Tuesday, November 25, 2008

Post 2401: Parenting Question

I have an oddball question for the parents out there that read the blog. How many of you have ambidextrous kids? Avrora appears to be exactly that. I have concerns about screwing it up. Why? Because I was ambi when I was her age and up through kindergarten...and then the teachers made a concerted effort to get me to use only my right hand. Now, after years of using it that way, I'm pretty much right handed, but can still use the left better than average. Slightly.

So, advice? Anyone?


Allen Marshall said...

I'm hardly an expert but my suggestion would be to introduce activities that automatically use both sides of the body (playing a musical instrument is good.... things like swimming, juggling, or martial arts are even better because both sides of the body end up performing the exact same movement.... most of us end up learning a new movement in one of these kinds of disciplines on our dominant side and then having to 'relearn' it on our weak side... someone who is able to maintain true ambidexterity would learn such skills on both sides simultaneously... or more accurately if truly ambidextrous would probably be able to perform well on the 'weak' side after study on the 'strong' side without the 'switch' time that the rest of us have to wade through.


Tom said...

We have two lefties, but no ambidextrous. For the lefties, they need special scissors. Has to do with the overlap of blades. Just to say that subtleties all around can make a difference.

Suz said...

As a leftie, I'll have to second what Tom said. And make sure that the scissors are of decent quality too. I gave up on the whole cutting with my left hand thing in kindergarten because the scissors sucked big time. Rumor has it that it's highly entertaining to watch me work a pair of scissors with my right hand...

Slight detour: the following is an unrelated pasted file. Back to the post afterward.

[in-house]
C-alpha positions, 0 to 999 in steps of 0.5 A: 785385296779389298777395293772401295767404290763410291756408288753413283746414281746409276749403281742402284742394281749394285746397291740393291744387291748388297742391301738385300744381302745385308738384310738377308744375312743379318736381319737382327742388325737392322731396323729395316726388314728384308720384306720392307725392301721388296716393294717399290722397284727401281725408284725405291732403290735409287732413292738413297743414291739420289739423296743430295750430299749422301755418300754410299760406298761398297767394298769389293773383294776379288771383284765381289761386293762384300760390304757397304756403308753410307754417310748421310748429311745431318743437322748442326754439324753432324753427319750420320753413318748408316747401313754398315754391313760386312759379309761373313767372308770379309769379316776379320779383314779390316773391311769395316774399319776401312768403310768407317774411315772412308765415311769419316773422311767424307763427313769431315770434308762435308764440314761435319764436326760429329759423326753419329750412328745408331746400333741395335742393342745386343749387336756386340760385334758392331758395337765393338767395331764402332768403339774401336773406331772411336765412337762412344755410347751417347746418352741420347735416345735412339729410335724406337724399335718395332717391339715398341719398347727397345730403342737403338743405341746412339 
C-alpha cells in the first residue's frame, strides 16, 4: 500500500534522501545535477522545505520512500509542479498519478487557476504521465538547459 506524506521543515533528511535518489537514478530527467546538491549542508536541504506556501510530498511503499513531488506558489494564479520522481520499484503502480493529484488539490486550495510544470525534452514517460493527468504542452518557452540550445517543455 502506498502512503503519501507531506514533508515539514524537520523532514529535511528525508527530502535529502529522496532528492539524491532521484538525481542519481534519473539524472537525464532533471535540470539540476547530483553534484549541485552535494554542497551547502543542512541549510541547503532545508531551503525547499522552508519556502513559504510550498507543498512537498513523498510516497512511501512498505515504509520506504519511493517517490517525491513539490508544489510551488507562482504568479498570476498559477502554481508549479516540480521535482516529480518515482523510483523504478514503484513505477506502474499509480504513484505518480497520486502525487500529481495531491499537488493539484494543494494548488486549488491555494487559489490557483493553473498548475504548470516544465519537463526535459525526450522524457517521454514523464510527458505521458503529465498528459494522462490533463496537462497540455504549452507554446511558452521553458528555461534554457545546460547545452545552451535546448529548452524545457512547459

I'll also pass along the recommendation that you make it clear to family, friends and teachers that you DON'T want them to force her to choose, and try not to have these conversations in front of her so that she doesn't get the mistaken impression that there's something "wrong" with her that needs "fixing". I'd like to think that it's not as bad as when I was small, but you never know.

One last thing. No clue if ambi's have the same issue with drawing letters as [some] lefties, but as a leftie who had the issue, I figure it's worth passing along... She may have issues with her letters being backwards for awhile. My eye doctor at the time told my parents it had to do with the way that I was processing the images because I was left handed, and to leave it alone and it would correct itself. Many years later, I still have vague memories of this, and mostly as it applied to the letter E. No idea why it's only one letter or why E in particular.

Anonymous said...

I agree with Al42, have her get engaged with a musical instrument. Piano is wonderful for developing both sides of the brain. Also, you may look into a fine motor skill activity. Knitting, sewing, croche, using a screw driver, etc. are fantastic activities. Start simple though and try not to constantly correct them.

BTW, I love your blog. Keep it up.

Will Baird said...

Leftie scissors and implements are a good idea, thanx, Suzanne/Tom.

Al42/Angela: I'll look into music. I hadn't planned on starting her on music just yet. We have started her in gymnastics and are planning on ballet relatively soon. We have been mostly focusing on making sure she retains her Russian/English bilingualism (disappears waaaay too easily!), but obviously need to broaden what she does. Our schedule isn't the best for this, but...hopefully in the next month life will simplify.